Commentary Magazine


The Two of Us

As summer wears on, and movie houses offer ghastly fare like Underdog and I Now Pronounce You Chuck and Larry, film lovers may choose to stay home and watch a classic film on DVD. One such classic, now happily available from the Criterion Collection (which has reissued Night and Fog, Alain Resnais’s 1955 meditation about the Holocaust), is a newly restored version of French writer/director Claude Berri’s The Two of Us. The 1967 film fictionalizes Berri’s own real-life experiences, those of a Jewish boy in wartime Paris who is sent to the countryside to live with an old Catholic couple until France is liberated from Nazi rule. Born Claude Langmann, Berri narrates the film’s beginning, as he announces: “I was eight years old and already a Jew.”

Young Claude (portrayed by Alain Cohen) pretends to be Catholic in order not to alarm the rural couple, and amuses himself by teasing his anti-Semitic old host (Michel Simon). This playfulness infuses the film with a childish joy, despite the tragic context. In a bonus interview featured in the DVD release, a fiftyish Alain Cohen today admits that Berri’s film “does not show the horror” of the Holocaust. Instead, The Two of Us (its original French title, Le Vieil homme et l’enfant—The Old Man and the Boy—has an abstract, Hemingwayesque sound) is a “parable about prejudice.” The old man who hates Jews without ever having met one is like someone, says Cohen, “who says he hates tomatoes without ever having tasted one.”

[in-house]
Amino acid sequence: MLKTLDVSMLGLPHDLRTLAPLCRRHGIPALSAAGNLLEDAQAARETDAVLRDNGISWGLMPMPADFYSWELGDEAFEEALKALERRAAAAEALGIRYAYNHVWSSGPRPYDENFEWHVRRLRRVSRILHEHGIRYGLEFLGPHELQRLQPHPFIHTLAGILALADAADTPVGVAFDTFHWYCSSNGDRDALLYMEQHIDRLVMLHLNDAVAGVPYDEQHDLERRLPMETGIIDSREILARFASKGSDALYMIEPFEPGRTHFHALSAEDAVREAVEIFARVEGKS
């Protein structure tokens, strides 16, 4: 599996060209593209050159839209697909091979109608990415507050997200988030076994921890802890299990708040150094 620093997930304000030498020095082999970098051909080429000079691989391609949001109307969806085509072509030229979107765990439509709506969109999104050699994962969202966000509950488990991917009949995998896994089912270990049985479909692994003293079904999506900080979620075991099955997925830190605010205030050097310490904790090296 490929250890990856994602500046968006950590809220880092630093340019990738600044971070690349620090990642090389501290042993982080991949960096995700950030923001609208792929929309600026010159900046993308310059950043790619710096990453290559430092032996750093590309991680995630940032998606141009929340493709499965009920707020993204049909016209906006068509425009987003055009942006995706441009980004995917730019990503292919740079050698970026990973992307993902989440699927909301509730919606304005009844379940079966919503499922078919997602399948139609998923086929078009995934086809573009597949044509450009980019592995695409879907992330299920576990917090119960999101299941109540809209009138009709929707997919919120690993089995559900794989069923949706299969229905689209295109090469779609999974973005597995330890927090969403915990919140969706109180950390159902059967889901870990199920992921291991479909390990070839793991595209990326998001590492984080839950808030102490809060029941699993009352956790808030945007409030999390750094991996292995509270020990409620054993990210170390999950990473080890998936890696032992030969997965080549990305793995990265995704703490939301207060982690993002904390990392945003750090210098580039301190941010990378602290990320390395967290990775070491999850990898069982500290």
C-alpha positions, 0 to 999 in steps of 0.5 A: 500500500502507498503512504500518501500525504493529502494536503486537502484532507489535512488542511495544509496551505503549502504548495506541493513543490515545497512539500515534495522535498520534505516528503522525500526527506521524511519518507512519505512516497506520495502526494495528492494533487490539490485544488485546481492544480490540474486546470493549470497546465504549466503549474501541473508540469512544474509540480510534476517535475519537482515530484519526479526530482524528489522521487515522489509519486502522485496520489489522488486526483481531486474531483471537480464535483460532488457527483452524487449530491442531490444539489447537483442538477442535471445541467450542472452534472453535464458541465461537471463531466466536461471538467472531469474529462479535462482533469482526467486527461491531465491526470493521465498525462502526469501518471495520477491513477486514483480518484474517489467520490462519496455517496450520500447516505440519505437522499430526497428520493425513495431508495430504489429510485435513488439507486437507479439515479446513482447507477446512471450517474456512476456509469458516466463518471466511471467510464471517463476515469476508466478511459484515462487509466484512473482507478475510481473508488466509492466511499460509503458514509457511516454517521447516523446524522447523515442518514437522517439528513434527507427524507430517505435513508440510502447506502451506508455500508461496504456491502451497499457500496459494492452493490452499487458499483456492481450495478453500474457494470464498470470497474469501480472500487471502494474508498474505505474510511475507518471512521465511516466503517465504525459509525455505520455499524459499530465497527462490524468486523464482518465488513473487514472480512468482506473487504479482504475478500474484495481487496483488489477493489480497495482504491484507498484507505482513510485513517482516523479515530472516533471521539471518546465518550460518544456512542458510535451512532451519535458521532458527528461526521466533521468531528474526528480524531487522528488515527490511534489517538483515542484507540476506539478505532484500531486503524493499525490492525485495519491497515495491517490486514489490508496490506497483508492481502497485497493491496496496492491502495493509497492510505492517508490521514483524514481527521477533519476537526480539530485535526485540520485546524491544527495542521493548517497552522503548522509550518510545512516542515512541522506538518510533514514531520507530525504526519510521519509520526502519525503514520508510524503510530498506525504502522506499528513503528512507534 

Berri densely interweaves visual metaphor, showing the shaved heads of Frenchwomen punished after the Liberation for bearing the children of German soldiers, and the shaved heads of country children stricken with lice. Young Claude’s head is also shaved by a teacher, in punishment for addressing a love letter to a schoolgirl.

Alain Cohen gives a gentle, intuitive performance (Claude Berri recalls in an interview that Cohen’s own grandparents had been murdered in Auschwitz, so the boy fully understood the film’s historical setting). Michel Simon is astonishingly (almost animalistically) vital, rivaling other actors who are forces of nature, like Raimu or Zero Mostel. As he demonstrates in other Criterion releases like Jean Renoir’s Boudu Saved from Drowning and Marcel Carné’s Quai des brumes, Simon can shift instantly from tragedy to comedy. He tends tearfully to an invalid dog and roars out with vulgar abandon marching songs from World War I.

In another bonus feature from the DVD, the actual woman who sheltered Berri at her parents’ farm explains how “shocked and hurt” she was at the way The Two of Us portrayed her parents: “They were not uncouth people or alcoholics!” François Truffaut alleged that The Two of Us reveals how most French people endured the Occupation, frozen like “characters in a Beckett play,” being neither collaborators nor resisters. More to the point, the film shows how a number of Jews survived the Nazi Occupation in France, shielded by French people who happened to hate Germans even more than they hated Jews.

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